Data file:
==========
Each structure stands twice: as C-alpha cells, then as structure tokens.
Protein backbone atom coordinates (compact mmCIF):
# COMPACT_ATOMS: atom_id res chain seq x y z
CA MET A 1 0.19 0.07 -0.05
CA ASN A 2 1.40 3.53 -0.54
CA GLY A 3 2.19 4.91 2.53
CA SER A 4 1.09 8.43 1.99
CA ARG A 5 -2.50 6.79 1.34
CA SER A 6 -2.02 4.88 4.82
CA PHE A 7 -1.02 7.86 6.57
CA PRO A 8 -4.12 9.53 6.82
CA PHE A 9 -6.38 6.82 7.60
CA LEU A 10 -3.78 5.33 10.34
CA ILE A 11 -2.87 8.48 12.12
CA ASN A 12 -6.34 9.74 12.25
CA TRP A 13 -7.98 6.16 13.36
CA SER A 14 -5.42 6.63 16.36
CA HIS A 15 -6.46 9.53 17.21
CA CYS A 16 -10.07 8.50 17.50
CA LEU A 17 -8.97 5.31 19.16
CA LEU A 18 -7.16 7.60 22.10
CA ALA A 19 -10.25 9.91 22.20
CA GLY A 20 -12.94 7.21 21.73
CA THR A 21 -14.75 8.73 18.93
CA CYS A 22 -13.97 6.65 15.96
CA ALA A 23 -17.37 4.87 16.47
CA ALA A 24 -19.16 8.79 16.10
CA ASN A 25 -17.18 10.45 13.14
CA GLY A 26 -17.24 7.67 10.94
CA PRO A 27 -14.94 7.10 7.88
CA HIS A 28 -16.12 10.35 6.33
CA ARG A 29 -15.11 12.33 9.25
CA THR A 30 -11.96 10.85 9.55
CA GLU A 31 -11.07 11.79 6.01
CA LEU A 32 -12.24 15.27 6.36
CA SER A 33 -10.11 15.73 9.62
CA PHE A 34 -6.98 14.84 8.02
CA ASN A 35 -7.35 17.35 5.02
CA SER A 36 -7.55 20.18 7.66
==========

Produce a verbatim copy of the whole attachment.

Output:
Each structure stands twice: as C-alpha cells, then as structure tokens.
Protein backbone atom coordinates (compact mmCIF):
# COMPACT_ATOMS: atom_id res chain seq x y z
CA MET A 1 0.19 0.07 -0.05
CA ASN A 2 1.40 3.53 -0.54
CA GLY A 3 2.19 4.91 2.53
CA SER A 4 1.09 8.43 1.99
CA ARG A 5 -2.50 6.79 1.34
CA SER A 6 -2.02 4.88 4.82
CA PHE A 7 -1.02 7.86 6.57
CA PRO A 8 -4.12 9.53 6.82
CA PHE A 9 -6.38 6.82 7.60
CA LEU A 10 -3.78 5.33 10.34
CA ILE A 11 -2.87 8.48 12.12
CA ASN A 12 -6.34 9.74 12.25
CA TRP A 13 -7.98 6.16 13.36
CA SER A 14 -5.42 6.63 16.36
CA HIS A 15 -6.46 9.53 17.21
CA CYS A 16 -10.07 8.50 17.50
CA LEU A 17 -8.97 5.31 19.16
CA LEU A 18 -7.16 7.60 22.10
CA ALA A 19 -10.25 9.91 22.20
CA GLY A 20 -12.94 7.21 21.73
CA THR A 21 -14.75 8.73 18.93
CA CYS A 22 -13.97 6.65 15.96
CA ALA A 23 -17.37 4.87 16.47
CA ALA A 24 -19.16 8.79 16.10
CA ASN A 25 -17.18 10.45 13.14
CA GLY A 26 -17.24 7.67 10.94
CA PRO A 27 -14.94 7.10 7.88
CA HIS A 28 -16.12 10.35 6.33
CA ARG A 29 -15.11 12.33 9.25
CA THR A 30 -11.96 10.85 9.55
CA GLU A 31 -11.07 11.79 6.01
CA LEU A 32 -12.24 15.27 6.36
CA SER A 33 -10.11 15.73 9.62
CA PHE A 34 -6.98 14.84 8.02
CA ASN A 35 -7.35 17.35 5.02
CA SER A 36 -7.55 20.18 7.66